New survey data gleaned from the Sudbury and Manitoulin Districts paints a picture of a rapidly changing workforce across the region.
The Local Labour Market Plan, published annually by Workforce Planning for Sudbury and Manitoulin (WPSM), indicates that fallout from the global COVID-19 pandemic — along with changing demographics, the emergence of technology, and employees’ pursuit of work-life balance — are all affecting employers’ ability to fill their labour needs.
Reggie Caverson, WPSM’s executive director, said it’s “most definitely an employee market.”
“Employees can demand higher wages, and employers need to step up their game as there are not as many suitable candidates,” Caverson said.
There are a number of lingering impacts from COVID-19 that continue to impact the workplace, she noted.
That includes hybrid work arrangements, the impact on collective bargaining agreements and grievances, workplace vaccine mandates, and a loss of staff that left the industry — particularly retail and food/accommodation services — to look for other more steady and better paid work.
Founded in 1997, Workforce Planning for Sudbury and Manitoulin provides labour market information through research in order to support economic growth and development.
Its annual report pulls data from Statistics Canada, Taxfiler Data, Canadian Business Counts, and unemployment data.
The organization rounds out its report with responses from COVID business impact surveys, general hiring practice and recruitment strategies, and industry-specific surveys from the health, construction, and mining sectors.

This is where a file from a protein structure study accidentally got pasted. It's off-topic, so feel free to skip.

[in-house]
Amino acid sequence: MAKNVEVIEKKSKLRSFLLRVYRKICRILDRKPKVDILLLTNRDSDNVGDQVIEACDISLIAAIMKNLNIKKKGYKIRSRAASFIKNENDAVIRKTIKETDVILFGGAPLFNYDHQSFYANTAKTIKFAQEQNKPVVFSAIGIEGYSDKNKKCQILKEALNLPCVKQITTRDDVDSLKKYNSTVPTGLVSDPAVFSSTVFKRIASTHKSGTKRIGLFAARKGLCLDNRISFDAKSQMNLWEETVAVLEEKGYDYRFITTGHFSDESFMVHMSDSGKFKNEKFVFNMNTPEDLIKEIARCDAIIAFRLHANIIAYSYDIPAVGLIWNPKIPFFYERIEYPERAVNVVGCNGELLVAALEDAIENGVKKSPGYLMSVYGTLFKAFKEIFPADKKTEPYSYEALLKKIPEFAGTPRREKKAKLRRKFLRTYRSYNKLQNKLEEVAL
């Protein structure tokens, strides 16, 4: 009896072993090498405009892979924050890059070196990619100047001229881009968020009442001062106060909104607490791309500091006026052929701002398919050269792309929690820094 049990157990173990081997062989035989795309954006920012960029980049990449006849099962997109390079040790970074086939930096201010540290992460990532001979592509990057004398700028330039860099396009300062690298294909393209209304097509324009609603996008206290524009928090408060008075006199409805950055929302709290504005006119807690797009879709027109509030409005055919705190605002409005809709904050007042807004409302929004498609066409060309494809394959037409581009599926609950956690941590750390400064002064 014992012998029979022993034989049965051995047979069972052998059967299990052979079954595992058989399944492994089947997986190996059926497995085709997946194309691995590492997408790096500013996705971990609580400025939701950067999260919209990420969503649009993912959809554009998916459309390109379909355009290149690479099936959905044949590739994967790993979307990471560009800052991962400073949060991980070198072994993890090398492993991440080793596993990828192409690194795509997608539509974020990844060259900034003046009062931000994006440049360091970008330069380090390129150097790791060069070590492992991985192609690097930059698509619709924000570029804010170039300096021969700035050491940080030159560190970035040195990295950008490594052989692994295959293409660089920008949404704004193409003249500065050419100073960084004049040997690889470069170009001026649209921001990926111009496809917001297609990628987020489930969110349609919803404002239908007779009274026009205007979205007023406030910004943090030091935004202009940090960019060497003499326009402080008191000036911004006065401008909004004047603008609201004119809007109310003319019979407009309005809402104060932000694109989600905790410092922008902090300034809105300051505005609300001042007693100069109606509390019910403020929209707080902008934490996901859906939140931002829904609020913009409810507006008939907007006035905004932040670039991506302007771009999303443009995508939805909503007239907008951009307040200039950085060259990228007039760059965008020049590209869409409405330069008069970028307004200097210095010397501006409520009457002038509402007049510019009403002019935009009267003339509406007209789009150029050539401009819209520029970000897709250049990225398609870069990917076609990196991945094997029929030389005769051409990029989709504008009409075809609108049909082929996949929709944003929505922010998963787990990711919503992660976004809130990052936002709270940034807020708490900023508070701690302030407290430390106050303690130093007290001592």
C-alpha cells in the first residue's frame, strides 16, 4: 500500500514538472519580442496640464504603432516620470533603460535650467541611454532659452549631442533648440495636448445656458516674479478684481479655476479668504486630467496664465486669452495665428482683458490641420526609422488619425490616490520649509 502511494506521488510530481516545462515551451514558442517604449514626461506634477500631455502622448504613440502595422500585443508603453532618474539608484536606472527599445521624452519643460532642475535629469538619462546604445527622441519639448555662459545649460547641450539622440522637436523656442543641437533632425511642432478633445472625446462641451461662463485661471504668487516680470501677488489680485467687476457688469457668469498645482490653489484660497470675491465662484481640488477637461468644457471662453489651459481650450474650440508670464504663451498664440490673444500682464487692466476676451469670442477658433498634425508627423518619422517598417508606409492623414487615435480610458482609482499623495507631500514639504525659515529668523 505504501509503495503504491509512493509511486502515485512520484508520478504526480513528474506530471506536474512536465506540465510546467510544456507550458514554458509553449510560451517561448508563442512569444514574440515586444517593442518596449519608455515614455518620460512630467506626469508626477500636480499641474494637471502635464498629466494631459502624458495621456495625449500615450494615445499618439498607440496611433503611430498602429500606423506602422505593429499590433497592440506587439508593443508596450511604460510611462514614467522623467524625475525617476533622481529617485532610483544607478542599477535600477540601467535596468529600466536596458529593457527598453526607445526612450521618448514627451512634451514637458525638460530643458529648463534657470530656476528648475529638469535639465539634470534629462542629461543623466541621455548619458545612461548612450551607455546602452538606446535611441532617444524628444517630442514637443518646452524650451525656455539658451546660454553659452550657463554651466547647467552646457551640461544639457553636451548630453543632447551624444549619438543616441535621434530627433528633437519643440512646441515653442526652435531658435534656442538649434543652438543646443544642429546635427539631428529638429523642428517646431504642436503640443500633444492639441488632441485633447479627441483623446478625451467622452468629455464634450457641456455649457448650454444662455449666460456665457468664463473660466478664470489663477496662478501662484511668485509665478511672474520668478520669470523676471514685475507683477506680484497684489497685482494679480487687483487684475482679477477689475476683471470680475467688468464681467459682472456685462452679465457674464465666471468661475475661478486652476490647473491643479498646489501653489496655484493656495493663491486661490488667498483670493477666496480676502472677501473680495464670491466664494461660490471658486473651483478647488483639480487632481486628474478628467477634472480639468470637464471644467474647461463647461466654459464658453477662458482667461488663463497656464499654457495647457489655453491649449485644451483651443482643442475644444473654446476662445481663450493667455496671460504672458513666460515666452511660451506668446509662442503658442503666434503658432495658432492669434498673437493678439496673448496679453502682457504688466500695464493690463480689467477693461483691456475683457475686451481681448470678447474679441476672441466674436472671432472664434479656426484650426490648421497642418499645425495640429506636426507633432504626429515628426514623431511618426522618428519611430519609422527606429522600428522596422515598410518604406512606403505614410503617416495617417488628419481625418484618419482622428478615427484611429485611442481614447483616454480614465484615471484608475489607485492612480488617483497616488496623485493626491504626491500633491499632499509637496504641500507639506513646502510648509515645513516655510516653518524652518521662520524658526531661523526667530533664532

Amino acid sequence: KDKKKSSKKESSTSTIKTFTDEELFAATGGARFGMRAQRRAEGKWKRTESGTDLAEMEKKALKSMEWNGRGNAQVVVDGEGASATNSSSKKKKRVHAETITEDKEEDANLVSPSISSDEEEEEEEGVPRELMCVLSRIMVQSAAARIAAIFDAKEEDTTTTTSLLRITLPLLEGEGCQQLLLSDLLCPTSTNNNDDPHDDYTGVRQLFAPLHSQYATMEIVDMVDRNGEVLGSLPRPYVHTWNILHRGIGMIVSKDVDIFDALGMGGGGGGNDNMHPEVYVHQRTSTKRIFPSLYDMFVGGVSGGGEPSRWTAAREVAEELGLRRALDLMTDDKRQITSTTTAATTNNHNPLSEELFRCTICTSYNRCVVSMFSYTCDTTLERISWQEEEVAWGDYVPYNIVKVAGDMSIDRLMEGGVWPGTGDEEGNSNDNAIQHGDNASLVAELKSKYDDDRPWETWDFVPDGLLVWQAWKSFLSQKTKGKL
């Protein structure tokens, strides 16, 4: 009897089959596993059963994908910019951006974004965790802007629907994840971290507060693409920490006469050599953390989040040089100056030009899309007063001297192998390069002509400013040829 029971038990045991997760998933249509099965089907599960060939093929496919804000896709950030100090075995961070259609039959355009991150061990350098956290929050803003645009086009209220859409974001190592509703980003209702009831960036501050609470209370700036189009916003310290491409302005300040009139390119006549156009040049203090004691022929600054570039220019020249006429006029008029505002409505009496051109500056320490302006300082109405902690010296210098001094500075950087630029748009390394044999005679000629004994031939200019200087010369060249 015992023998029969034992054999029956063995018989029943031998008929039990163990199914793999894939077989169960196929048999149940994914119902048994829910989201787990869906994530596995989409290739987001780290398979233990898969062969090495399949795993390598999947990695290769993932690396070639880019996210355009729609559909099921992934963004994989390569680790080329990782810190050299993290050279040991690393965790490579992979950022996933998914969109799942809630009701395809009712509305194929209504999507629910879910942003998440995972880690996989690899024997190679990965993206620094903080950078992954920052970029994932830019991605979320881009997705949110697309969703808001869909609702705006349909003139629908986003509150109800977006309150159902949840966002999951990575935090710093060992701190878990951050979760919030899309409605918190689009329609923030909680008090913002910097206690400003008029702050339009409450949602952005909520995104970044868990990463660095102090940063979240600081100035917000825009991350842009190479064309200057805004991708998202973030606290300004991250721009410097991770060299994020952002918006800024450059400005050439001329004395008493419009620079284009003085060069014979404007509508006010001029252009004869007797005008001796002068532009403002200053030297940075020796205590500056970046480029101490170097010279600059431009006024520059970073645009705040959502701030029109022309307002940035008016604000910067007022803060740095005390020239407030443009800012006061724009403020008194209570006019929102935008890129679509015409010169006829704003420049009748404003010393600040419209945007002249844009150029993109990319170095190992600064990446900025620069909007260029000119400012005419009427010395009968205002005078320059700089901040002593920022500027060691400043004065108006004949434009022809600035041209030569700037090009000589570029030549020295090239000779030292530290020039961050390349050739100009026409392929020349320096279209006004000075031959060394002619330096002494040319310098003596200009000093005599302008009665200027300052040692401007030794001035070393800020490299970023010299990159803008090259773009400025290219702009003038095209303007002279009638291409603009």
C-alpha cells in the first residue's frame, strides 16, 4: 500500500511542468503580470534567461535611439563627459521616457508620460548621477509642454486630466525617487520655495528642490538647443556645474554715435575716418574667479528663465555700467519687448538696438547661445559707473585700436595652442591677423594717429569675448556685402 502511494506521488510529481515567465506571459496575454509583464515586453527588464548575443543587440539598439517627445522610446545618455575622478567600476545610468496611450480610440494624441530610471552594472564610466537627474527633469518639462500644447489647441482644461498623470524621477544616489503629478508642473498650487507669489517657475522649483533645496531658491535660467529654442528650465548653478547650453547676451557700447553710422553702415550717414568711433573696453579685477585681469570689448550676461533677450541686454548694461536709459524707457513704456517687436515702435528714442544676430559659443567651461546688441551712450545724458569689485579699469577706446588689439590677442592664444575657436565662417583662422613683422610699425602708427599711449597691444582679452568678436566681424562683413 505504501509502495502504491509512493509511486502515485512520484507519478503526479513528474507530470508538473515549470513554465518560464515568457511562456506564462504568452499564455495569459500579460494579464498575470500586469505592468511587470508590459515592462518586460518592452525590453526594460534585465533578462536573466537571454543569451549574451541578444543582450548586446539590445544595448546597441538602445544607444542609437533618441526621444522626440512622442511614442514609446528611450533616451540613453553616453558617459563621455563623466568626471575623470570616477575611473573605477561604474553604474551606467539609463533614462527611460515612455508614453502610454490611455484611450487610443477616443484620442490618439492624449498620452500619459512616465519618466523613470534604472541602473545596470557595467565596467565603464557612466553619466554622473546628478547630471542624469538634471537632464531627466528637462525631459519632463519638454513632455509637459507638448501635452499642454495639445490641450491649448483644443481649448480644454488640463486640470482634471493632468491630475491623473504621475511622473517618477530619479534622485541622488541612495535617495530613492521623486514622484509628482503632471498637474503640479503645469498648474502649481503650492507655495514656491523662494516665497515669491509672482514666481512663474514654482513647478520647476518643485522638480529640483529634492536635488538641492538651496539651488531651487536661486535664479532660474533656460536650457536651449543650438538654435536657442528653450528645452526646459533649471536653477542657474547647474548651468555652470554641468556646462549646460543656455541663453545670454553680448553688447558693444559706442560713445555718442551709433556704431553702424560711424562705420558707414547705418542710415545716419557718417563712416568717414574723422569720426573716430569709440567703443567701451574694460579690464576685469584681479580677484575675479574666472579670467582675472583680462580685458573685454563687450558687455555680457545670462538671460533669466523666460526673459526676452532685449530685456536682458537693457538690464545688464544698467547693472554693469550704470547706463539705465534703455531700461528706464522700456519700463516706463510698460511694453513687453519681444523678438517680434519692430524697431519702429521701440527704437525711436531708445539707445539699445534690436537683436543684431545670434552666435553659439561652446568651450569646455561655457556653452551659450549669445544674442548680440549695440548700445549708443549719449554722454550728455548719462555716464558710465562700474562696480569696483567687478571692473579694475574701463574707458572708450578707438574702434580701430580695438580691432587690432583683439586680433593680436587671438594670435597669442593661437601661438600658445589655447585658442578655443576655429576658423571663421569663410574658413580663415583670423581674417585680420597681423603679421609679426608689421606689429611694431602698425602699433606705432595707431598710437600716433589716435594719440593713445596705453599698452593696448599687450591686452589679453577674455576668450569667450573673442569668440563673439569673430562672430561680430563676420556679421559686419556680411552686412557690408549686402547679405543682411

According to Caverson, the data indicates businesses still need the small-business supports rolled out during the pandemic. Employers are faced with fewer candidates to hire, she noted, with employees demanding better wages and other job perks.
The report also indicates there are many hard-to-fill jobs available in construction, health care, trucking, retail, and skilled trades like plumbing and millwrights. In some cases, minimal support is available for those who want to enter these fields, especially when it comes to apprenticeships.
Entry-level positions are disappearing, which has allowed people with less experience to build skills while working, the report shows. On the other hand, employers shared their grievances about workers’ lack of soft and essential skills like work ethic, willingness to learn, math skills, and cursive writing.
Immigration has been highlighted as one of the solutions to an aging workforce, and programs such as the Sudbury Local Immigration Partnership and the Rural and Northern Immigration Pilot Program were established to welcome and connect newcomers to employers.
However, many employers are still reluctant to hire newcomers, the report notes.
According to report data, over the last year, there has been an increase in zero-employee businesses, namely real estate, rental and leasing, with 2,890 businesses in the sector in Greater Sudbury. More people became landlords or Airbnb owners.
In addition to the real estate sector, the finance, insurance, and professional scientific technology sectors saw a high number of single owners.
The number of real estate businesses climbed in the Sudbury and Manitoulin Districts as well, while agriculture and construction were next in line for the most amount of growth.
An infographic points out that recruitment practices now rely on finding talent through word of mouth (81 per cent), but 75 per cent of business owners reported that there were not enough applicants. Of the applications they receive, 63 per cent lack skills for the position, employers said.
In the coming years, WPSM said, employers will need to focus on a few key areas: supporting local labour market-related initiatives; promoting current and forecasted in-demand skilled trades and professions; supporting labour market research, information, profiles and forecasts; and supporting alignment between training/education and industry needs.
The WPSM aligns these priorities each year based on the annual report.
“We have ongoing priorities each year, kind of like ‘buckets’ that we put our efforts into, both with what we lead and the stakeholders we support,” said Caverson.
The WPSM collaborates with a number of community partners including education and training, health and mental health, and business associations.